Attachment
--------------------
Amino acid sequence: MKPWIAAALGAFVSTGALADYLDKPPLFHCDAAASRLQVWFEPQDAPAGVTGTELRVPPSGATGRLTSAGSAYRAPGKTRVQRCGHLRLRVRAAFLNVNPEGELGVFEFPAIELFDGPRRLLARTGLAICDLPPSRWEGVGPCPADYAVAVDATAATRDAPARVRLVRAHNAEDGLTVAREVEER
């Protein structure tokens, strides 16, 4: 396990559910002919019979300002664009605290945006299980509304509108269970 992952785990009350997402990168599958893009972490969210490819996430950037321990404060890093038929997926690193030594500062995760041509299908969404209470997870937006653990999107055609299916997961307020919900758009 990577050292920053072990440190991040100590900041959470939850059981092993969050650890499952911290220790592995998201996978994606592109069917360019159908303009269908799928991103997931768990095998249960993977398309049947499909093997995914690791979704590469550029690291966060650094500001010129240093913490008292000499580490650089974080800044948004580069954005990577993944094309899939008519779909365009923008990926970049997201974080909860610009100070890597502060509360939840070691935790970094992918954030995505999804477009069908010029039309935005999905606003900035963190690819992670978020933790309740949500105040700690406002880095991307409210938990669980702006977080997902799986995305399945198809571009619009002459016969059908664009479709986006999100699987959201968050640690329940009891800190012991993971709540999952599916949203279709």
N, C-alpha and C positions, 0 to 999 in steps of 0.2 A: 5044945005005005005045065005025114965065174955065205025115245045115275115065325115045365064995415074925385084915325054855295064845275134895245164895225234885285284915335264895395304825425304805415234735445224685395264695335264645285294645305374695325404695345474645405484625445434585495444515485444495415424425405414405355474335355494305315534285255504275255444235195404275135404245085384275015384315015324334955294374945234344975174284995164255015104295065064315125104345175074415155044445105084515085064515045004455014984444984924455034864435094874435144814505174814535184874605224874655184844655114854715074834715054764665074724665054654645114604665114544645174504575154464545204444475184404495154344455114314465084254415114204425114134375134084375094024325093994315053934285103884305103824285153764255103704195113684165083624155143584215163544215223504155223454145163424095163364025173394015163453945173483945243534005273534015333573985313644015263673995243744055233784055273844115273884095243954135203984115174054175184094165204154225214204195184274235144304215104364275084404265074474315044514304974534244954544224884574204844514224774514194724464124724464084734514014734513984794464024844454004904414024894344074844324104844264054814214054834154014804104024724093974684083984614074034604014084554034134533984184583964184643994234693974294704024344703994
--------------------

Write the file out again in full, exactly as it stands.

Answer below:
Amino acid sequence: MKPWIAAALGAFVSTGALADYLDKPPLFHCDAAASRLQVWFEPQDAPAGVTGTELRVPPSGATGRLTSAGSAYRAPGKTRVQRCGHLRLRVRAAFLNVNPEGELGVFEFPAIELFDGPRRLLARTGLAICDLPPSRWEGVGPCPADYAVAVDATAATRDAPARVRLVRAHNAEDGLTVAREVEER
């Protein structure tokens, strides 16, 4: 396990559910002919019979300002664009605290945006299980509304509108269970 992952785990009350997402990168599958893009972490969210490819996430950037321990404060890093038929997926690193030594500062995760041509299908969404209470997870937006653990999107055609299916997961307020919900758009 990577050292920053072990440190991040100590900041959470939850059981092993969050650890499952911290220790592995998201996978994606592109069917360019159908303009269908799928991103997931768990095998249960993977398309049947499909093997995914690791979704590469550029690291966060650094500001010129240093913490008292000499580490650089974080800044948004580069954005990577993944094309899939008519779909365009923008990926970049997201974080909860610009100070890597502060509360939840070691935790970094992918954030995505999804477009069908010029039309935005999905606003900035963190690819992670978020933790309740949500105040700690406002880095991307409210938990669980702006977080997902799986995305399945198809571009619009002459016969059908664009479709986006999100699987959201968050640690329940009891800190012991993971709540999952599916949203279709």
N, C-alpha and C positions, 0 to 999 in steps of 0.2 A: 5044945005005005005045065005025114965065174955065205025115245045115275115065325115045365064995415074925385084915325054855295064845275134895245164895225234885285284915335264895395304825425304805415234735445224685395264695335264645285294645305374695325404695345474645405484625445434585495444515485444495415424425405414405355474335355494305315534285255504275255444235195404275135404245085384275015384315015324334955294374945234344975174284995164255015104295065064315125104345175074415155044445105084515085064515045004455014984444984924455034864435094874435144814505174814535184874605224874655184844655114854715074834715054764665074724665054654645114604665114544645174504575154464545204444475184404495154344455114314465084254415114204425114134375134084375094024325093994315053934285103884305103824285153764255103704195113684165083624155143584215163544215223504155223454145163424095163364025173394015163453945173483945243534005273534015333573985313644015263673995243744055233784055273844115273884095243954135203984115174054175184094165204154225214204195184274235144304215104364275084404265074474315044514304974534244954544224884574204844514224774514194724464124724464084734514014734513984794464024844454004904414024894344074844324104844264054814214054834154014804104024724093974684083984614074034604014084554034134533984184583964184643994234693974294704024344703994